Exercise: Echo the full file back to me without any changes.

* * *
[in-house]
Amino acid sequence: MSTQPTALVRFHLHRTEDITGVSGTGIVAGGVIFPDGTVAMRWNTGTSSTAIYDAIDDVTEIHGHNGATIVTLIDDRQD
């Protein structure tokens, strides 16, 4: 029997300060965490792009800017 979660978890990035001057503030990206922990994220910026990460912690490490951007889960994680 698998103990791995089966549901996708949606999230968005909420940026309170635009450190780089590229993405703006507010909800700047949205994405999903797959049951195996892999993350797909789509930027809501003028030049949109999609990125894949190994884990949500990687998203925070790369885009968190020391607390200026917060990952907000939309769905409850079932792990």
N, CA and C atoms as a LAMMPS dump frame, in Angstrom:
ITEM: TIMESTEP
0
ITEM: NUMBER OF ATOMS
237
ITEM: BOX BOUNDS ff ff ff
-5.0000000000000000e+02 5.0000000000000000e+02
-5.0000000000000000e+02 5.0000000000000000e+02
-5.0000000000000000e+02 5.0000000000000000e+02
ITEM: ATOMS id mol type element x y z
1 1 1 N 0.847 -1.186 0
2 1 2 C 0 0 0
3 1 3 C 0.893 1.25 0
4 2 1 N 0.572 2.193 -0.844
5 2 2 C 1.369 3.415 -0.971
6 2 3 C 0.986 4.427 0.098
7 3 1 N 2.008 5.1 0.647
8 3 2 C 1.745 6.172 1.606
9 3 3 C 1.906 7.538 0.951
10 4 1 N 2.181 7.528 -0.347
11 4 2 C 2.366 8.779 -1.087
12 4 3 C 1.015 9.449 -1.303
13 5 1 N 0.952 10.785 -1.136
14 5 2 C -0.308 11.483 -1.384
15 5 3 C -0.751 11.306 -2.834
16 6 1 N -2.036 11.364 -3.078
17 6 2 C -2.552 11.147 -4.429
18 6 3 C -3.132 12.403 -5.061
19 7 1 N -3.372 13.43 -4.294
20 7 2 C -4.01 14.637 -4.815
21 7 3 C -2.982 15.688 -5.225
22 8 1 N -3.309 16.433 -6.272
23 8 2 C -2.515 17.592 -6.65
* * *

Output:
[in-house]
Amino acid sequence: MSTQPTALVRFHLHRTEDITGVSGTGIVAGGVIFPDGTVAMRWNTGTSSTAIYDAIDDVTEIHGHNGATIVTLIDDRQD
């Protein structure tokens, strides 16, 4: 029997300060965490792009800017 979660978890990035001057503030990206922990994220910026990460912690490490951007889960994680 698998103990791995089966549901996708949606999230968005909420940026309170635009450190780089590229993405703006507010909800700047949205994405999903797959049951195996892999993350797909789509930027809501003028030049949109999609990125894949190994884990949500990687998203925070790369885009968190020391607390200026917060990952907000939309769905409850079932792990």
N, CA and C atoms as a LAMMPS dump frame, in Angstrom:
ITEM: TIMESTEP
0
ITEM: NUMBER OF ATOMS
237
ITEM: BOX BOUNDS ff ff ff
-5.0000000000000000e+02 5.0000000000000000e+02
-5.0000000000000000e+02 5.0000000000000000e+02
-5.0000000000000000e+02 5.0000000000000000e+02
ITEM: ATOMS id mol type element x y z
1 1 1 N 0.847 -1.186 0
2 1 2 C 0 0 0
3 1 3 C 0.893 1.25 0
4 2 1 N 0.572 2.193 -0.844
5 2 2 C 1.369 3.415 -0.971
6 2 3 C 0.986 4.427 0.098
7 3 1 N 2.008 5.1 0.647
8 3 2 C 1.745 6.172 1.606
9 3 3 C 1.906 7.538 0.951
10 4 1 N 2.181 7.528 -0.347
11 4 2 C 2.366 8.779 -1.087
12 4 3 C 1.015 9.449 -1.303
13 5 1 N 0.952 10.785 -1.136
14 5 2 C -0.308 11.483 -1.384
15 5 3 C -0.751 11.306 -2.834
16 6 1 N -2.036 11.364 -3.078
17 6 2 C -2.552 11.147 -4.429
18 6 3 C -3.132 12.403 -5.061
19 7 1 N -3.372 13.43 -4.294
20 7 2 C -4.01 14.637 -4.815
21 7 3 C -2.982 15.688 -5.225
22 8 1 N -3.309 16.433 -6.272
23 8 2 C -2.515 17.592 -6.65